Highways England’s acting chief executive has had to write to the MPs to correct his evidence about the time it takes for a stationary vehicle on a smart motorway to be spotted.
Nick Harris wrote to Transport Select Committee chair Huw Merriman following his appearance alongside transport minister Baroness Vere on 30 June.
As Highways has reported, Mr Harris wrongly told MPs that the time of 17 minutes revealed by the AA to detect and confirm a stopped vehicle event was the longest time it would take.
In his letter, Mr Harris conceded that this was in fact the average time in a 2016 study, although he sought to play this down by asserting that ‘this small sample size is not indicative of all of the strategic road network’.
SVD is in fact only fitted across a small proportion of Highways England’s network.
Mr Harris also described a situation where a vehicle must stop in a live lane of a motorway as an ‘unlikely event’.
In fact, Highways England’s evidence to the committee’s inquiry into smart motorways states: ‘In 2019, 50,995 live lane breakdowns incidents were reported on the strategic road network. Half of these took place on conventional motorways, whereas approximately a quarter took place on motorways without a permanent hard shoulder.’
This amounts to approximately 38,000 incidents on motorways a year, not including controlled motorways.
AA president Edmund King said: 'All the figures we quoted to the Committee have been in the public domain and we published a press release in August 2019 outlining these figures. It seems odd that Highways England should now talk about ‘in the unlikely event that a vehicle must stop in a live lane of a motorway’ when 38% of breakdowns on smart motorways occur in a live lane according to the previous Highways England CEO’s evidence to the last Select Committee.
'We also question why Highways England is disputing their own data on live lane stops because a controlled motorway is not the same as a conventional motorway. From the evidence we have seen live lane stops are more likely on smart motorways and therefore the risk and disruption is higher.'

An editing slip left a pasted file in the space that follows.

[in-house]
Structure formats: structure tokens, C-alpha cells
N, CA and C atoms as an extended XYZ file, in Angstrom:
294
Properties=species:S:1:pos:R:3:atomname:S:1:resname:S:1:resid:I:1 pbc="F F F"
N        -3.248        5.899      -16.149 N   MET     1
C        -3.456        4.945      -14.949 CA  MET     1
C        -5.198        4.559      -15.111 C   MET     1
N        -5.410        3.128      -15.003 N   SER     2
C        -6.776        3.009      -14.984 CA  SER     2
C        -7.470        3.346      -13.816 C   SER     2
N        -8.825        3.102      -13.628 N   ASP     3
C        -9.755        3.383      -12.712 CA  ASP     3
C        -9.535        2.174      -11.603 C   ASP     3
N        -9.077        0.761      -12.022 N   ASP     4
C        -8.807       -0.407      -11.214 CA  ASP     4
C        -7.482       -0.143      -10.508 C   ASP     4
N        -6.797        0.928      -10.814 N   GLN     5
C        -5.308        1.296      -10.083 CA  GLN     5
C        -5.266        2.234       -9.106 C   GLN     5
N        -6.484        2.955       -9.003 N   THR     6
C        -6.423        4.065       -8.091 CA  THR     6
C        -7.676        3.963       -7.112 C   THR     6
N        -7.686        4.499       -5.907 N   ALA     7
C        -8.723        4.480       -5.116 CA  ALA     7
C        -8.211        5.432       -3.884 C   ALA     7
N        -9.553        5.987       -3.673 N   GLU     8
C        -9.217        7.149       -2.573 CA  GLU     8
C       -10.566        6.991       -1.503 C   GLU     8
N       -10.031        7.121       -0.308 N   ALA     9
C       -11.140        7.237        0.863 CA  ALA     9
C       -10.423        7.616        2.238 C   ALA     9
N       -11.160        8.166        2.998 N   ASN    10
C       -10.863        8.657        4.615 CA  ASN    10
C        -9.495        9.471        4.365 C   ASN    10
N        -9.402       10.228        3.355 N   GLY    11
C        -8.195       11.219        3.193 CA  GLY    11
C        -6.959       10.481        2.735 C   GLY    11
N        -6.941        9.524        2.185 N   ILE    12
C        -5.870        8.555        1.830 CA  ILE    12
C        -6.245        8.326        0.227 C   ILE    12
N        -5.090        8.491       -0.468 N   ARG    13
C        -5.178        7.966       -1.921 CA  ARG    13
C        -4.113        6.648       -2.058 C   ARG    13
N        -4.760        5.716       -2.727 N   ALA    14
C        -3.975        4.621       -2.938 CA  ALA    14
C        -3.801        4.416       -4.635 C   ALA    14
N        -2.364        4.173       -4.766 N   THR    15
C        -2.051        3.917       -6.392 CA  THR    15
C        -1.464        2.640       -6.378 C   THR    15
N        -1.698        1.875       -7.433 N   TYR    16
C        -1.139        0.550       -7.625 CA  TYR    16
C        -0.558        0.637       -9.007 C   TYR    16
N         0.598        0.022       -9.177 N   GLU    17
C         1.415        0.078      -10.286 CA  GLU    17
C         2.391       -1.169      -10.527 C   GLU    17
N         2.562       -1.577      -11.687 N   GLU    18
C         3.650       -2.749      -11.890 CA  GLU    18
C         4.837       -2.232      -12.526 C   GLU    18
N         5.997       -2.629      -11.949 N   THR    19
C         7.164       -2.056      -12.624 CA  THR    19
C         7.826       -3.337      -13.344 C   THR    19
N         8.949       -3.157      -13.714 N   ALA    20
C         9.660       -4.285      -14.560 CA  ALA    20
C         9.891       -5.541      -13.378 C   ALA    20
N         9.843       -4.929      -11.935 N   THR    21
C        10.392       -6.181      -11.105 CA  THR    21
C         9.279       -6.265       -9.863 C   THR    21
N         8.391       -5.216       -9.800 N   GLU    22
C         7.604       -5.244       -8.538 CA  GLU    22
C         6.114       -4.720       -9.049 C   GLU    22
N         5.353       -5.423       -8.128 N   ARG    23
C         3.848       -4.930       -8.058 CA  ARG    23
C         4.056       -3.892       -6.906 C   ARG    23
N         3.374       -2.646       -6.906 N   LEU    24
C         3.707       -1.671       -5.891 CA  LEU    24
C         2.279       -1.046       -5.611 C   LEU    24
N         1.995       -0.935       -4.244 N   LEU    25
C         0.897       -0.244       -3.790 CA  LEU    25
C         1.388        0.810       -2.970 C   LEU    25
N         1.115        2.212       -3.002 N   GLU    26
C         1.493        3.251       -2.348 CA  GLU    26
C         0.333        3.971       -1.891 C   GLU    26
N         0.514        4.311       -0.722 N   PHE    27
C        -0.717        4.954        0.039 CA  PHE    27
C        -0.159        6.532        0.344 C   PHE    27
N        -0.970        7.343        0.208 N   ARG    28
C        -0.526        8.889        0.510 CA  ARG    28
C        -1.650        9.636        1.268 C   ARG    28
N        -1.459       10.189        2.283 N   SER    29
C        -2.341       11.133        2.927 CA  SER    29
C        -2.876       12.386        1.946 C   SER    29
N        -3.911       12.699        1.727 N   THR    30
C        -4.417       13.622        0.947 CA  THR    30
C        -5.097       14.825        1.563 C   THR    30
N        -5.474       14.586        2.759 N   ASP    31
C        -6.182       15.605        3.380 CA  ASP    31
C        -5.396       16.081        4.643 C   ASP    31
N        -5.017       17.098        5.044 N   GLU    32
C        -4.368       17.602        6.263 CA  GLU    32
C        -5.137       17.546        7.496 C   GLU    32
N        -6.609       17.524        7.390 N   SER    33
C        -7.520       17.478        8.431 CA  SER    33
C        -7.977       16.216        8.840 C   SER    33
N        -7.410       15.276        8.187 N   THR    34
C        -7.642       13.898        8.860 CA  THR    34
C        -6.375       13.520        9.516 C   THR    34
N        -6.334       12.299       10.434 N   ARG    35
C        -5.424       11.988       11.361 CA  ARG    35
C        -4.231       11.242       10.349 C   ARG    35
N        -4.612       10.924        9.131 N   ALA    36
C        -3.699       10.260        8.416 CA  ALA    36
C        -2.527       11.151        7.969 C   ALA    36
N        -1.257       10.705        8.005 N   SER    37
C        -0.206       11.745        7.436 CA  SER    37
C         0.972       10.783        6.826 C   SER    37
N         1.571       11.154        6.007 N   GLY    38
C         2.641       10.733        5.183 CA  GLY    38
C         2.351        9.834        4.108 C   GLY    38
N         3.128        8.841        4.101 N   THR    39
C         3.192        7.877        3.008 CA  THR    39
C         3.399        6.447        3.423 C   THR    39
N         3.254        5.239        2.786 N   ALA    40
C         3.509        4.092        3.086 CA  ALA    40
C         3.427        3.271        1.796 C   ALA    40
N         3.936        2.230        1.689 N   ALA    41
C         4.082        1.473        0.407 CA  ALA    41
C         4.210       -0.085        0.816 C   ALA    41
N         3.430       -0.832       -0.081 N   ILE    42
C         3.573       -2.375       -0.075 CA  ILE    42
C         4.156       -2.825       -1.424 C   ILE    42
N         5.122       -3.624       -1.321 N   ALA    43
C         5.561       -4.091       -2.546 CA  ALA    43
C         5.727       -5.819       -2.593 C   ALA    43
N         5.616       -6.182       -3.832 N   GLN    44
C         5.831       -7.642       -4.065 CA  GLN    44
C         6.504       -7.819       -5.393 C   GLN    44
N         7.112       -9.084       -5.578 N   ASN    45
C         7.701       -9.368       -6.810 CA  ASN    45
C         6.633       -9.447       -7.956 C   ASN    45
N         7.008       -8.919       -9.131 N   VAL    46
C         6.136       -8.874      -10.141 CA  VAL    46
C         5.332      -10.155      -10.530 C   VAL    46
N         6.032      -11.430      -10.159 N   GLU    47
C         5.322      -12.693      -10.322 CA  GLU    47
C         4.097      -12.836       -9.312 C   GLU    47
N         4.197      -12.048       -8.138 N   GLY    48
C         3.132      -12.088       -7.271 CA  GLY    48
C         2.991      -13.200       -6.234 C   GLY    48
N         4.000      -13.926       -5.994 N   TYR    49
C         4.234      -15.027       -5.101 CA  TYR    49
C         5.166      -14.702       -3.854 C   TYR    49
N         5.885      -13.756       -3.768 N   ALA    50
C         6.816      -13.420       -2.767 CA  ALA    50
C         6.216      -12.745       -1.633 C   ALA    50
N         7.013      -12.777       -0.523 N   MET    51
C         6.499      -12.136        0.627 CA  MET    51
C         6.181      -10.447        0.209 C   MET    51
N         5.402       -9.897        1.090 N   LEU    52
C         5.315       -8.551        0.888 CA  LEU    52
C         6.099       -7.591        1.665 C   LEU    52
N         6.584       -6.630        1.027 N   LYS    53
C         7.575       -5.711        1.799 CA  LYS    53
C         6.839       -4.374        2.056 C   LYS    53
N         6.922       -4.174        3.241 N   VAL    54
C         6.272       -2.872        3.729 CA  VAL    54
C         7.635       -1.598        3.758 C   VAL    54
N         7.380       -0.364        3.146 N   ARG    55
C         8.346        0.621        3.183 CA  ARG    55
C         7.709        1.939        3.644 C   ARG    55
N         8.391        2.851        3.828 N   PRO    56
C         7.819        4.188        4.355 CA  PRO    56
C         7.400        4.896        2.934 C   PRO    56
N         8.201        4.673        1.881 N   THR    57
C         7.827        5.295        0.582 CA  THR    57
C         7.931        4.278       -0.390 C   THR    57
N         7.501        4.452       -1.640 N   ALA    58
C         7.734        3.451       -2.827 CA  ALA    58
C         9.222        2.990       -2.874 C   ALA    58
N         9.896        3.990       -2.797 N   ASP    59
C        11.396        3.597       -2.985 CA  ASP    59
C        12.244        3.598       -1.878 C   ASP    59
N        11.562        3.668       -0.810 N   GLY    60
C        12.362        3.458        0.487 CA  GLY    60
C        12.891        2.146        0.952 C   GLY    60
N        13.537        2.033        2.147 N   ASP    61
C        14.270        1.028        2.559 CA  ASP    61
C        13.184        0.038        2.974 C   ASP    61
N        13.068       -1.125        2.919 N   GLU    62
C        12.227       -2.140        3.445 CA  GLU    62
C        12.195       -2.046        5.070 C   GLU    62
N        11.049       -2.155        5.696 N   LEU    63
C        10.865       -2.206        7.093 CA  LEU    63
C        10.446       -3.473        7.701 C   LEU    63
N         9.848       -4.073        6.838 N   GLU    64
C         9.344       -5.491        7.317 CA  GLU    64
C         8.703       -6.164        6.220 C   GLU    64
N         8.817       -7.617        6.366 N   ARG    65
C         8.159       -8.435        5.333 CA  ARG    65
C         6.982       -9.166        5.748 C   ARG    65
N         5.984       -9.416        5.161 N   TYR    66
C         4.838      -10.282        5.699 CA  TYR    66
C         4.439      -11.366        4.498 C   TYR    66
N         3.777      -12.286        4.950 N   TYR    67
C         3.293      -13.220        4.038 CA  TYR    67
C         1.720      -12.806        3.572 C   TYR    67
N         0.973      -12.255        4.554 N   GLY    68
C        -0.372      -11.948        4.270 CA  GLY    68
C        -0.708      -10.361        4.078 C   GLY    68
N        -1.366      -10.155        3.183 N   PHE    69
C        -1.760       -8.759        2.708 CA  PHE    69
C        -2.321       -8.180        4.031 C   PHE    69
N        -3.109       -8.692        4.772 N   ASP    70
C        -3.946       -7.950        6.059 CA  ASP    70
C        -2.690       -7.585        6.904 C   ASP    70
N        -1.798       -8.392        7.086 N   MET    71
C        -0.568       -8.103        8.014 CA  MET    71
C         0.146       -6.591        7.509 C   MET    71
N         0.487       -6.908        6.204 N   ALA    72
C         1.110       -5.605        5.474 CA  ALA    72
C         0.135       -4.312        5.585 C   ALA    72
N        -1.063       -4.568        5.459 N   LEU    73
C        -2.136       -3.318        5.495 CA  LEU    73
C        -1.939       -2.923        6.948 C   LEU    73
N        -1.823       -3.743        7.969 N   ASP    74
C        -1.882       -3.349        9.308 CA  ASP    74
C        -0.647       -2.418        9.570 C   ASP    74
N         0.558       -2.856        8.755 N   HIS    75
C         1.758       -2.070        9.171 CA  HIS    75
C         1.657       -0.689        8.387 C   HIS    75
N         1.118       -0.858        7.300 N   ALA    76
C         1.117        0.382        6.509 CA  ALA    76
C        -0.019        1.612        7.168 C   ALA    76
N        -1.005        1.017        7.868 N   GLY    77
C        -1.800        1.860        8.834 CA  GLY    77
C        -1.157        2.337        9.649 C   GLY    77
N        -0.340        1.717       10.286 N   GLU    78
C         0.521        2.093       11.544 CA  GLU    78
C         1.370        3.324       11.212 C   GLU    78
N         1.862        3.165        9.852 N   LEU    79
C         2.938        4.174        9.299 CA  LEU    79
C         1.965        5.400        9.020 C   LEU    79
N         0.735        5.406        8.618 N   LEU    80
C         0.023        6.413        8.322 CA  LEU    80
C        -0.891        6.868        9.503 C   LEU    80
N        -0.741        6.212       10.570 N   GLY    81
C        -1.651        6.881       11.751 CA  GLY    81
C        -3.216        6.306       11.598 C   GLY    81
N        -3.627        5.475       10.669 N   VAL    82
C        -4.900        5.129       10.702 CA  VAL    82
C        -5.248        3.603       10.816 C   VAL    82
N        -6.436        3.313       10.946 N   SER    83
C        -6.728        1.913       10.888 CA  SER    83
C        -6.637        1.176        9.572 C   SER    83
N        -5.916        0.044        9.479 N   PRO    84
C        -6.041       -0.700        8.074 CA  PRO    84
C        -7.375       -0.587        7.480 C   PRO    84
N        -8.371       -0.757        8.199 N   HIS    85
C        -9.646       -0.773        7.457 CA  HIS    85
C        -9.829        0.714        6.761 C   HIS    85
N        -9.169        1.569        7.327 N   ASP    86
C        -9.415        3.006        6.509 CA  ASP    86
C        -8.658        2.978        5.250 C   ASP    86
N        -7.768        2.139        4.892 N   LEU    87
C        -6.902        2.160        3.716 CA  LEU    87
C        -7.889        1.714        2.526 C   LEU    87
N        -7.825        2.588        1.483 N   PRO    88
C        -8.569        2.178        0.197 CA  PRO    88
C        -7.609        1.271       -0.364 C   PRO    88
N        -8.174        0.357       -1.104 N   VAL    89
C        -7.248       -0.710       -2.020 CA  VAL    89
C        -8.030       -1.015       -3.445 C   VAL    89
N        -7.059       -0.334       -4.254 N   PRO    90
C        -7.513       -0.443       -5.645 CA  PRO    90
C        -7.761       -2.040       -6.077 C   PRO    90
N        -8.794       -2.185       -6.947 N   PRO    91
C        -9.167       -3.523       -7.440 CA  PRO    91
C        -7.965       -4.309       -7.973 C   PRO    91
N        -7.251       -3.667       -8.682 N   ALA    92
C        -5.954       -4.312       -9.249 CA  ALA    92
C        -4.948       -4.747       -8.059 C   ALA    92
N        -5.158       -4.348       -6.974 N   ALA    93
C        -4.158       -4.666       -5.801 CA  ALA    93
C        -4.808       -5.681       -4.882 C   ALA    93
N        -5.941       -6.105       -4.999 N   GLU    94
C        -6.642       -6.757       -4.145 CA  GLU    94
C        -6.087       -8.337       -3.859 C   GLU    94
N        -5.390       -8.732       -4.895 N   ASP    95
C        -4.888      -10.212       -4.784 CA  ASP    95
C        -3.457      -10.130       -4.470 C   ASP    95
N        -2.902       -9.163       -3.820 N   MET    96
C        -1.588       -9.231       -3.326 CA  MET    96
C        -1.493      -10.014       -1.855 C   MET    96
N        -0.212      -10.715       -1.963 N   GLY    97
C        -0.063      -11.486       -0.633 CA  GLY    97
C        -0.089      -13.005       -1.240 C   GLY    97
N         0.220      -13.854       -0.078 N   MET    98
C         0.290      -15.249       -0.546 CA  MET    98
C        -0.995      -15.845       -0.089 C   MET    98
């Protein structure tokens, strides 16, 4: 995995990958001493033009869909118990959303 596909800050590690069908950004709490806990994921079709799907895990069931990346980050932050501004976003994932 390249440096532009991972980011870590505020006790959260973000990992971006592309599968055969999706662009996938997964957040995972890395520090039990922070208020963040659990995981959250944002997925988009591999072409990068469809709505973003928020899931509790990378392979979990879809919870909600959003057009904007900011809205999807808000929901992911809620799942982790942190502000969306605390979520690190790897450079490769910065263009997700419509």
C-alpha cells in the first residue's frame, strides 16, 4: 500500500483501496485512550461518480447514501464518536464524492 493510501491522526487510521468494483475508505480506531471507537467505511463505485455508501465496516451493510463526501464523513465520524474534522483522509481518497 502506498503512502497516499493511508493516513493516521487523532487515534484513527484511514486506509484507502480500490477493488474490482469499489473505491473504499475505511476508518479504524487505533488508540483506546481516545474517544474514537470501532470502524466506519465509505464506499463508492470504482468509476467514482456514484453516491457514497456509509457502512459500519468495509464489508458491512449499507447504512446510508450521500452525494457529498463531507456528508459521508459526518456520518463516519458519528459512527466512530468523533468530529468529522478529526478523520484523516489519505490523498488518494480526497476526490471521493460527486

Mr Harris also provided further clarification of Highways England’s slow progress in rolling out SVD technology to detect stationary vehicles on smart motorways.
In 2016 Highways England’s chief engineer Mike Wilson told MPs: ‘We are now confident that it works, and it will be part of the standard roll-out of smart motorways going forward.’
Last month, Mr Harris told MPs that in 2017 Highways England had a programme ‘both for the forward implementation of stopped vehicle detection and the retrofitting’ with a timescale of around five years.
In his letter, Mr Harris claimed that the decision in last year’s Stocktake and Action Plan to fit SVD on every all lane running motorway by March 2023, which was subsequently brought forward by a further six months, ‘represented a significant acceleration to the programme, which had initially been due to complete by the end of RIS2 in 2025’.
Mr Harris added: ‘We were able to make this additional commitment because of the preparatory work that had already been undertaken to develop, test and operationalise the technology.’
Highways England has declined to explain why the stopped vehicle detection timetable slipped so badly between 2017 and 2022, to the point that agreeing to revert to the original date required ‘a significant acceleration’.
Mr Harris also told MPs: ‘The Department for Transport will write to you separately before summer recess, regarding the ORR report into the Quality Assurance of safety data for All Lane Running Motorways received on 28 June 2021.’